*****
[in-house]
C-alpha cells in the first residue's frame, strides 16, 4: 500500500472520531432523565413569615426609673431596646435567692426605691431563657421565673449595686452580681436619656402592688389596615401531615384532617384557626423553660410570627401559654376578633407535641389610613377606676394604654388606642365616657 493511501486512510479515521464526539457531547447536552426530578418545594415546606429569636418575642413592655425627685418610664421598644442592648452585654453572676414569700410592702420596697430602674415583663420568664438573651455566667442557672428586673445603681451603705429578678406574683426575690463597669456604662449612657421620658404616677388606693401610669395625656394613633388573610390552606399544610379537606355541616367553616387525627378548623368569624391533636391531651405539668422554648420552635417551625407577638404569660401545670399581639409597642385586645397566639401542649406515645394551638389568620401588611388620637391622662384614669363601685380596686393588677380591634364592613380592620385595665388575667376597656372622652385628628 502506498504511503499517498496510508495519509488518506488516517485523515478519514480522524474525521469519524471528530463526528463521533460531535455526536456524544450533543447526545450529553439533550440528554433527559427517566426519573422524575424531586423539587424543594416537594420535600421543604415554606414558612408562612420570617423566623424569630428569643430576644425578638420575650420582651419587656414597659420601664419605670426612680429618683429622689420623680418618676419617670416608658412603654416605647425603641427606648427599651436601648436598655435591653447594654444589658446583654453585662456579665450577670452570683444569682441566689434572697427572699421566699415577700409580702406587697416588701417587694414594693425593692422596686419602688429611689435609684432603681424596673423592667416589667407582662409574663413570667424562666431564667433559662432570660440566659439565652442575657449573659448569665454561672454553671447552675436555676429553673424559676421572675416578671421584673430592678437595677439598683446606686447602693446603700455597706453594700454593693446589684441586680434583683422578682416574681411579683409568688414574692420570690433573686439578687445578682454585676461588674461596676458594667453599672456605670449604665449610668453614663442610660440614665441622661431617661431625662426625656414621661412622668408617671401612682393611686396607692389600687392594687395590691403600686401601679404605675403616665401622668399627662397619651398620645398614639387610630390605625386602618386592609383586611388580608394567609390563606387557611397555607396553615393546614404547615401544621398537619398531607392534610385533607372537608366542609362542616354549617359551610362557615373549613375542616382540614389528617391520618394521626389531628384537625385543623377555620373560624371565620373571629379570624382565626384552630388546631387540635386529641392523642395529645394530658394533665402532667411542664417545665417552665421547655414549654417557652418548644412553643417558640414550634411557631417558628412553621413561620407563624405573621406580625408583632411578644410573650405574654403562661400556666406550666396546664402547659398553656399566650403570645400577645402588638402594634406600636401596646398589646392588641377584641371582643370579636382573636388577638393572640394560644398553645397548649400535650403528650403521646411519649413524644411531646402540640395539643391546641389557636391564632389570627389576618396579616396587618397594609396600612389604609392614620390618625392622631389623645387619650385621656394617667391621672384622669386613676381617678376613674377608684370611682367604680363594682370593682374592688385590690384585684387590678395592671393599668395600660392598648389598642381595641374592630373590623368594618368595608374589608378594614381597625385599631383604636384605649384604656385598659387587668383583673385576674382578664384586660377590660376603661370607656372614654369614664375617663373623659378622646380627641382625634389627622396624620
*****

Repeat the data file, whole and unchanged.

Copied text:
[in-house]
C-alpha cells in the first residue's frame, strides 16, 4: 500500500472520531432523565413569615426609673431596646435567692426605691431563657421565673449595686452580681436619656402592688389596615401531615384532617384557626423553660410570627401559654376578633407535641389610613377606676394604654388606642365616657 493511501486512510479515521464526539457531547447536552426530578418545594415546606429569636418575642413592655425627685418610664421598644442592648452585654453572676414569700410592702420596697430602674415583663420568664438573651455566667442557672428586673445603681451603705429578678406574683426575690463597669456604662449612657421620658404616677388606693401610669395625656394613633388573610390552606399544610379537606355541616367553616387525627378548623368569624391533636391531651405539668422554648420552635417551625407577638404569660401545670399581639409597642385586645397566639401542649406515645394551638389568620401588611388620637391622662384614669363601685380596686393588677380591634364592613380592620385595665388575667376597656372622652385628628 502506498504511503499517498496510508495519509488518506488516517485523515478519514480522524474525521469519524471528530463526528463521533460531535455526536456524544450533543447526545450529553439533550440528554433527559427517566426519573422524575424531586423539587424543594416537594420535600421543604415554606414558612408562612420570617423566623424569630428569643430576644425578638420575650420582651419587656414597659420601664419605670426612680429618683429622689420623680418618676419617670416608658412603654416605647425603641427606648427599651436601648436598655435591653447594654444589658446583654453585662456579665450577670452570683444569682441566689434572697427572699421566699415577700409580702406587697416588701417587694414594693425593692422596686419602688429611689435609684432603681424596673423592667416589667407582662409574663413570667424562666431564667433559662432570660440566659439565652442575657449573659448569665454561672454553671447552675436555676429553673424559676421572675416578671421584673430592678437595677439598683446606686447602693446603700455597706453594700454593693446589684441586680434583683422578682416574681411579683409568688414574692420570690433573686439578687445578682454585676461588674461596676458594667453599672456605670449604665449610668453614663442610660440614665441622661431617661431625662426625656414621661412622668408617671401612682393611686396607692389600687392594687395590691403600686401601679404605675403616665401622668399627662397619651398620645398614639387610630390605625386602618386592609383586611388580608394567609390563606387557611397555607396553615393546614404547615401544621398537619398531607392534610385533607372537608366542609362542616354549617359551610362557615373549613375542616382540614389528617391520618394521626389531628384537625385543623377555620373560624371565620373571629379570624382565626384552630388546631387540635386529641392523642395529645394530658394533665402532667411542664417545665417552665421547655414549654417557652418548644412553643417558640414550634411557631417558628412553621413561620407563624405573621406580625408583632411578644410573650405574654403562661400556666406550666396546664402547659398553656399566650403570645400577645402588638402594634406600636401596646398589646392588641377584641371582643370579636382573636388577638393572640394560644398553645397548649400535650403528650403521646411519649413524644411531646402540640395539643391546641389557636391564632389570627389576618396579616396587618397594609396600612389604609392614620390618625392622631389623645387619650385621656394617667391621672384622669386613676381617678376613674377608684370611682367604680363594682370593682374592688385590690384585684387590678395592671393599668395600660392598648389598642381595641374592630373590623368594618368595608374589608378594614381597625385599631383604636384605649384604656385598659387587668383583673385576674382578664384586660377590660376603661370607656372614654369614664375617663373623659378622646380627641382625634389627622396624620